“The cause is hidden; the effect is visible to all.”  

Mike Horn

Multiple myeloma is a cytogenetically complex blood cancer of the plasma cell, and these
cytogenetic aberrations make it more difficult to treat. Cytogenetics is the study of the
bone marrow looking for changes in the chromosomes of the cancerous cells that are broken, missing, rearranged, or have multiples of chromosomes. These changes are characterized as duplications, deletions, or translocations. They have prognostic features to the treatment and the risk of developing relapse of myeloma.

Therapy that should be considered for high-risk cytogenetic abnormalities is a three or a four-drug induction protocol. The three-drug protocol would include a proteasome inhibitor (like bortezomib) with an immunomodulatory drug, an IMiD, (like lenalidomide) and dexamethasone. The four-drug protocol would include a proteasome inhibitor, an IMiD, dexamethasone and an anti-CD38 antibody (like daratumumab). This regimen would be followed by “consolidation” therapy which is treatment given for a short period of time after the stem cell transplant. This treatment would be the same drugs used for induction therapy. Maintenance would follow with one or two drugs, lenalidomide or lenalidomide plus daratumumab.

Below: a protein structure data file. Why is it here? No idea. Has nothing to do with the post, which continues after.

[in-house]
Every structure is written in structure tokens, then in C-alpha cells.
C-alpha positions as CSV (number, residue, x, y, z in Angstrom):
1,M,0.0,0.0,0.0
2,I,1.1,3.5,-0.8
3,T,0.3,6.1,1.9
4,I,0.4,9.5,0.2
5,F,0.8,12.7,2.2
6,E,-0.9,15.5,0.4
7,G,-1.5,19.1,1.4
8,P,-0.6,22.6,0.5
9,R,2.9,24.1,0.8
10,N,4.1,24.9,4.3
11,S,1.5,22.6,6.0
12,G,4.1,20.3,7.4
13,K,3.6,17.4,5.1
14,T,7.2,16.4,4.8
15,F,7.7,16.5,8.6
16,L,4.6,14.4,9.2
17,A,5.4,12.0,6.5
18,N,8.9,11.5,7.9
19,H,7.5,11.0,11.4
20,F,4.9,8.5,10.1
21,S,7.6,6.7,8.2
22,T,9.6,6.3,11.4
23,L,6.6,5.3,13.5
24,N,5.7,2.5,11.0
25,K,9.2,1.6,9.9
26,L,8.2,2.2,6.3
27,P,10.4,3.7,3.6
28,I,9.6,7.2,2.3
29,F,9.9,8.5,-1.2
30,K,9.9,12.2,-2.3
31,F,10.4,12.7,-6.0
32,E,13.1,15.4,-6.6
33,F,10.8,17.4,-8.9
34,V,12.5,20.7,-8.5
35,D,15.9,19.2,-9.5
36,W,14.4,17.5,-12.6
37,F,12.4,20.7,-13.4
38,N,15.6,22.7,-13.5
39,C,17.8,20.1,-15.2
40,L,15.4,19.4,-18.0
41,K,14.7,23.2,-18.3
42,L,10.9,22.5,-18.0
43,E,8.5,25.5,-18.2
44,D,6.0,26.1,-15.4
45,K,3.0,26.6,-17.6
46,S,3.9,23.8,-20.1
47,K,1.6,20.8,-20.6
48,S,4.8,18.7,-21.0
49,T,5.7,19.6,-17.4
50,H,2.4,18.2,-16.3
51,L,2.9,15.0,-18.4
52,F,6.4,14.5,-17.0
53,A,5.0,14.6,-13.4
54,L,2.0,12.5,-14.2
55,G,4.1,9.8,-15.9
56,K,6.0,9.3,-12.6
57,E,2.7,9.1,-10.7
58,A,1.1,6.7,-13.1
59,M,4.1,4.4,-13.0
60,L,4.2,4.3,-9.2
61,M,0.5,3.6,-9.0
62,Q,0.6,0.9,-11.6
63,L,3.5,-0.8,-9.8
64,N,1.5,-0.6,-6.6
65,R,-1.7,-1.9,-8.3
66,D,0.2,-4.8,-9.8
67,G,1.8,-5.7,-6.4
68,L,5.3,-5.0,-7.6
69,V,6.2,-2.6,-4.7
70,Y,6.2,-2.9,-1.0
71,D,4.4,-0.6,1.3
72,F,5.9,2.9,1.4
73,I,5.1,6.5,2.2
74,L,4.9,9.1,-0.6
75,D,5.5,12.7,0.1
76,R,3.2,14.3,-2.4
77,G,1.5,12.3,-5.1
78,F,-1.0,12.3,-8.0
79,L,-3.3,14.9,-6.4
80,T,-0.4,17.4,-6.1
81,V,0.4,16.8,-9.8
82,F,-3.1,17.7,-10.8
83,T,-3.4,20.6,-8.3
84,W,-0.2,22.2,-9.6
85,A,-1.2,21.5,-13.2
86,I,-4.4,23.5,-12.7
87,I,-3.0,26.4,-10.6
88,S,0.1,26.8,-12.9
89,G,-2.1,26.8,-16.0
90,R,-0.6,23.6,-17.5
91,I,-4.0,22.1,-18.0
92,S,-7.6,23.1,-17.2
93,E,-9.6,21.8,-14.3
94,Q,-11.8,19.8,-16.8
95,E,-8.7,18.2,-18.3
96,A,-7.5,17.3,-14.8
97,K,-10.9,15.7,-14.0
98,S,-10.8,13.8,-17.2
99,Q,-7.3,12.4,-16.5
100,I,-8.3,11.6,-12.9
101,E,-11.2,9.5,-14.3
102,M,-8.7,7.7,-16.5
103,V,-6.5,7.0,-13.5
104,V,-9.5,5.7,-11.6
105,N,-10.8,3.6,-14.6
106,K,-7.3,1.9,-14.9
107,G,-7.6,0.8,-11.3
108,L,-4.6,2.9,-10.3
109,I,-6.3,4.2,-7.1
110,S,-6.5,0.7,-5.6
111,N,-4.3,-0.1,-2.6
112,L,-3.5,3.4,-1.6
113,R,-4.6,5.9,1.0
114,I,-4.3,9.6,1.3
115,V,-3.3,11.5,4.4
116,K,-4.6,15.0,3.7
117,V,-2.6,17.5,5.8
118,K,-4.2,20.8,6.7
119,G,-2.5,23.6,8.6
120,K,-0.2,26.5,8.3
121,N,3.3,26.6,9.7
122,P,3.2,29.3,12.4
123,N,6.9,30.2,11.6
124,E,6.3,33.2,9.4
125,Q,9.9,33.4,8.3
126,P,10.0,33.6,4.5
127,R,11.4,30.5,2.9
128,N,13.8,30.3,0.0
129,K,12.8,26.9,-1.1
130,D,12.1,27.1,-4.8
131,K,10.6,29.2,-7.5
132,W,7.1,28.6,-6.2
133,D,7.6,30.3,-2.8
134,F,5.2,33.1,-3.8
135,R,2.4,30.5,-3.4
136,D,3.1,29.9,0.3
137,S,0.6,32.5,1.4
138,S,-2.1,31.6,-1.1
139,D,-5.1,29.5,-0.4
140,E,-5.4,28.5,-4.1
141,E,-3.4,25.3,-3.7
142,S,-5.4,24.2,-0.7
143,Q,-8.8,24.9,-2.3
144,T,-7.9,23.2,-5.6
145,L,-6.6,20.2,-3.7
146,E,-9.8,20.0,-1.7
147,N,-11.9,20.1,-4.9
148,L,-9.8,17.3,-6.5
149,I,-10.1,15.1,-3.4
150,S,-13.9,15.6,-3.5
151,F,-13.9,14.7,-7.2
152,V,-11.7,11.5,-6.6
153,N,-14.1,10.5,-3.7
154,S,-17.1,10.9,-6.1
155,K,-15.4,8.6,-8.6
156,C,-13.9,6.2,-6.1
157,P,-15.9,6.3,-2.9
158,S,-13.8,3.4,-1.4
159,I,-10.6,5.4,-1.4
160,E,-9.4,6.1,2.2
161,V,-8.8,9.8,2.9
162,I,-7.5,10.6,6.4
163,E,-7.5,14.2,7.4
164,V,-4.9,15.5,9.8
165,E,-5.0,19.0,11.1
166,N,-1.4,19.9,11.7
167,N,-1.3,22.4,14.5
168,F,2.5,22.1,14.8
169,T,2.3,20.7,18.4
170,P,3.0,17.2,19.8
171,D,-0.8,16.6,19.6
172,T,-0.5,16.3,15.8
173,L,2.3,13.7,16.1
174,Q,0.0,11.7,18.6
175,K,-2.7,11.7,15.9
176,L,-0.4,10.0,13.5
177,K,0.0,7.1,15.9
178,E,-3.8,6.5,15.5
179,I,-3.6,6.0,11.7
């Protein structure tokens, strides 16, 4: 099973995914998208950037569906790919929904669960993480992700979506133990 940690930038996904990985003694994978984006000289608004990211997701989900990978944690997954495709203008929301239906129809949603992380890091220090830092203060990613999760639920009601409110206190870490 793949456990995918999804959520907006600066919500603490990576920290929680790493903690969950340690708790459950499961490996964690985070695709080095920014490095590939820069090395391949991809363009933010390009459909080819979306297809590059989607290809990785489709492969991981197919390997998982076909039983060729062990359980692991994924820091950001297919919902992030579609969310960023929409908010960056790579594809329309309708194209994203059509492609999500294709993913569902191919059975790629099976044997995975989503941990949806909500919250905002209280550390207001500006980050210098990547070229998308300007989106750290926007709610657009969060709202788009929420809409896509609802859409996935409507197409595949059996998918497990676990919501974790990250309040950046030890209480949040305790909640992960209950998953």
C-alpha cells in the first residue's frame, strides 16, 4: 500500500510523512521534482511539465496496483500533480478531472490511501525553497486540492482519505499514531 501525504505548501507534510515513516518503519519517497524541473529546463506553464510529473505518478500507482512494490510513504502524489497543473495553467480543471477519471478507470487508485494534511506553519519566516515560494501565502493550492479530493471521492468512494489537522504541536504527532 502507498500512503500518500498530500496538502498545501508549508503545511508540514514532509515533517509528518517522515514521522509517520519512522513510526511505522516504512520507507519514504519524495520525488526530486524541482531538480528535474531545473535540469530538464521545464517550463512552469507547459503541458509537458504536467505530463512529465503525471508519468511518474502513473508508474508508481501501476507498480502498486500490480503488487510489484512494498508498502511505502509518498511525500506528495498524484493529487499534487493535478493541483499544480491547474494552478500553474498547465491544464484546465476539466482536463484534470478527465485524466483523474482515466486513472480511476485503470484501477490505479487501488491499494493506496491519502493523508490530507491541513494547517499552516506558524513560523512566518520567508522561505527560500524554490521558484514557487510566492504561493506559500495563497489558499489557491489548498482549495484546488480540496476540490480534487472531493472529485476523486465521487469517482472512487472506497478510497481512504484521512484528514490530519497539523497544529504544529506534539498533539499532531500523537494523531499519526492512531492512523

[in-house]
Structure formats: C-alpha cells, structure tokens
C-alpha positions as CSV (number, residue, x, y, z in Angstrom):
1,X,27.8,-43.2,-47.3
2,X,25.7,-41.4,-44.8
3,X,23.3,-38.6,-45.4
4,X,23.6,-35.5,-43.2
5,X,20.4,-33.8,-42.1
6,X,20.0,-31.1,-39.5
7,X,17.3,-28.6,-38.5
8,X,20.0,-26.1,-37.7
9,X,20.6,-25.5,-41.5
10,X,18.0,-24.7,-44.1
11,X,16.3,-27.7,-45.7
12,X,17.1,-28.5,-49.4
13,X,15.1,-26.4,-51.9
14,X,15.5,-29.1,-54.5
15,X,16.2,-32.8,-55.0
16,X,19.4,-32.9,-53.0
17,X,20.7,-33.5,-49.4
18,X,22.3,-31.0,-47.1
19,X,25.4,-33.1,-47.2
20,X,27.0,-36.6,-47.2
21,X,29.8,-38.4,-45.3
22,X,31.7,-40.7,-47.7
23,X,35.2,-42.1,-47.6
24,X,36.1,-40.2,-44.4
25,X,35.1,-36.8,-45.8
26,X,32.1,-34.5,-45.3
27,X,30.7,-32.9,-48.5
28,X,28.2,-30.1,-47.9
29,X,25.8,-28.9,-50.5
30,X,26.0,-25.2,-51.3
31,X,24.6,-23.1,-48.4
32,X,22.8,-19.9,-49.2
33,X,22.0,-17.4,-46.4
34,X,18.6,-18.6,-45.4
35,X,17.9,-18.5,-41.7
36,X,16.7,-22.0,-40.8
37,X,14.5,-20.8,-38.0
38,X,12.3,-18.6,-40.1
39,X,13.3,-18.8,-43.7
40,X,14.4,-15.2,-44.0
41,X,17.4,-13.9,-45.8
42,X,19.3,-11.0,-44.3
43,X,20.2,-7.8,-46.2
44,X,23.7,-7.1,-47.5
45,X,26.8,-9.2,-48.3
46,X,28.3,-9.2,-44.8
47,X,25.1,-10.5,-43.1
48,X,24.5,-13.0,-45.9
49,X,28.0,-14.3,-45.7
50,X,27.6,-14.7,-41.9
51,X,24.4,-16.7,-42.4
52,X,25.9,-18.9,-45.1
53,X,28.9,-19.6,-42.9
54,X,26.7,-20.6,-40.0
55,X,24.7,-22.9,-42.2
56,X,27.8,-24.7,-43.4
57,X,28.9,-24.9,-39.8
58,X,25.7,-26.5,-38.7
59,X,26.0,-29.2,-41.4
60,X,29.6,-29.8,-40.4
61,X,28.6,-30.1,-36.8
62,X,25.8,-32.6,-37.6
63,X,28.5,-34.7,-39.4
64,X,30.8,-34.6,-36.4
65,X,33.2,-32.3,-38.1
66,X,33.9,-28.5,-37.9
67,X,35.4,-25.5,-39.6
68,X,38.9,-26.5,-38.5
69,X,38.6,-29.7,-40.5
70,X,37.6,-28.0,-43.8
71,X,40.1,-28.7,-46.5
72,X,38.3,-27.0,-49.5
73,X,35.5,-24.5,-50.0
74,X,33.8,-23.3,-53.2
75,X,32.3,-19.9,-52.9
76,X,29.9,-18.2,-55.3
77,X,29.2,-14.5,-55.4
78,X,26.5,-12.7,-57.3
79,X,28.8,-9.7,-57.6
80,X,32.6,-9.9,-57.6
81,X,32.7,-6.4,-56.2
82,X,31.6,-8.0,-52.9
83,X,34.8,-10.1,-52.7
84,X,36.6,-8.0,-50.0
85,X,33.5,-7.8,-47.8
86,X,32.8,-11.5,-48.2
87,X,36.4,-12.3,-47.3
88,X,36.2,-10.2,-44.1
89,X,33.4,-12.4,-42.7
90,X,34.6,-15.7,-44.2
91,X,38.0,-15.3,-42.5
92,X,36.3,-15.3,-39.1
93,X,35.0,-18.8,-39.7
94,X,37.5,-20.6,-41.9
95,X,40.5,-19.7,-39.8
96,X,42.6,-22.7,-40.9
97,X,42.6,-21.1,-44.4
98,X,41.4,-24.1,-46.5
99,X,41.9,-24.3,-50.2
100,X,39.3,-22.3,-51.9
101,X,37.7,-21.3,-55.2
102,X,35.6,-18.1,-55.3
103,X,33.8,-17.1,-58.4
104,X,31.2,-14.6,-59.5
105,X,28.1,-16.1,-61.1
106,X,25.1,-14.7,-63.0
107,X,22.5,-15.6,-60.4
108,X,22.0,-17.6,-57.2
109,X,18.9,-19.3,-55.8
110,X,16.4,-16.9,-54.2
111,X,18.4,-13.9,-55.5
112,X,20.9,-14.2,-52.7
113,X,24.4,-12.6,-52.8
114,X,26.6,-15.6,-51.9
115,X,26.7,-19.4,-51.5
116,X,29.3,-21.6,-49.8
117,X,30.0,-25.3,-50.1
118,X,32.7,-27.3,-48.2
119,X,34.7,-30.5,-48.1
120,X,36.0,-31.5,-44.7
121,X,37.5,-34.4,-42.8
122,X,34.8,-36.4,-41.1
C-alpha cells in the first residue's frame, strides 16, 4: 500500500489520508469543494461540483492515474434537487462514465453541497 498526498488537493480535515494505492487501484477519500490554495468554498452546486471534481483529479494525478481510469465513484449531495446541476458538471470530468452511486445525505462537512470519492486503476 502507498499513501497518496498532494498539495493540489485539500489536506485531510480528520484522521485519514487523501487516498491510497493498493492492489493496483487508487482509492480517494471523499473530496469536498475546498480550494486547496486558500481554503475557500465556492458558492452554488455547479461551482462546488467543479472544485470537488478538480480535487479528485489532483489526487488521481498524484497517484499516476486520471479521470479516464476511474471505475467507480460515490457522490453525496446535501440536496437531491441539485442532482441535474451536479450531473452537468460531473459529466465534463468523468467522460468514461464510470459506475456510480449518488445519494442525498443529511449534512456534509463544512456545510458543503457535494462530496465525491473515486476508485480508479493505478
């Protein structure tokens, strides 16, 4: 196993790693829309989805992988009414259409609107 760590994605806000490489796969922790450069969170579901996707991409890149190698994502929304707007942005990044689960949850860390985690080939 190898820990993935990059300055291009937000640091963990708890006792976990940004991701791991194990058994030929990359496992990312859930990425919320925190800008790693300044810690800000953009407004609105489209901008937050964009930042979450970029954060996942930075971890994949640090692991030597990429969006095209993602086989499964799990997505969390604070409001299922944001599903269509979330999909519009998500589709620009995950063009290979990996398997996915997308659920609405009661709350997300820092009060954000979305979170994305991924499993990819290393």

Outcome of the therapy would depend on the cytogenetic profile, biomarkers, kidney function, age, and the presence of circulating plasma cells in the blood from the bone marrow Additionally, minimal residual disease (MRD) has emerged as a strong predictor of prognosis in newly diagnosed multiple myeloma. MRD negativity is a predictor of progression free survival (PFS) and overall survival (OS) regardless of the cytogenetic risk.

Despite advances in treatment modalities, patients continue to have progressive disease, however, treatment options for multiple myeloma have significantly improved. There is a good number of potentials with CAR-T cell therapy, bispecific immunomodulatory (BiTEs) therapy, or new novel drugs. There is also hope that these new therapies combined with the ability to understand the code hidden inside the myeloma cell will improve outcomes for refractory disease.

John DeFlice
Follow me on Twitter @johnde1MYELOMA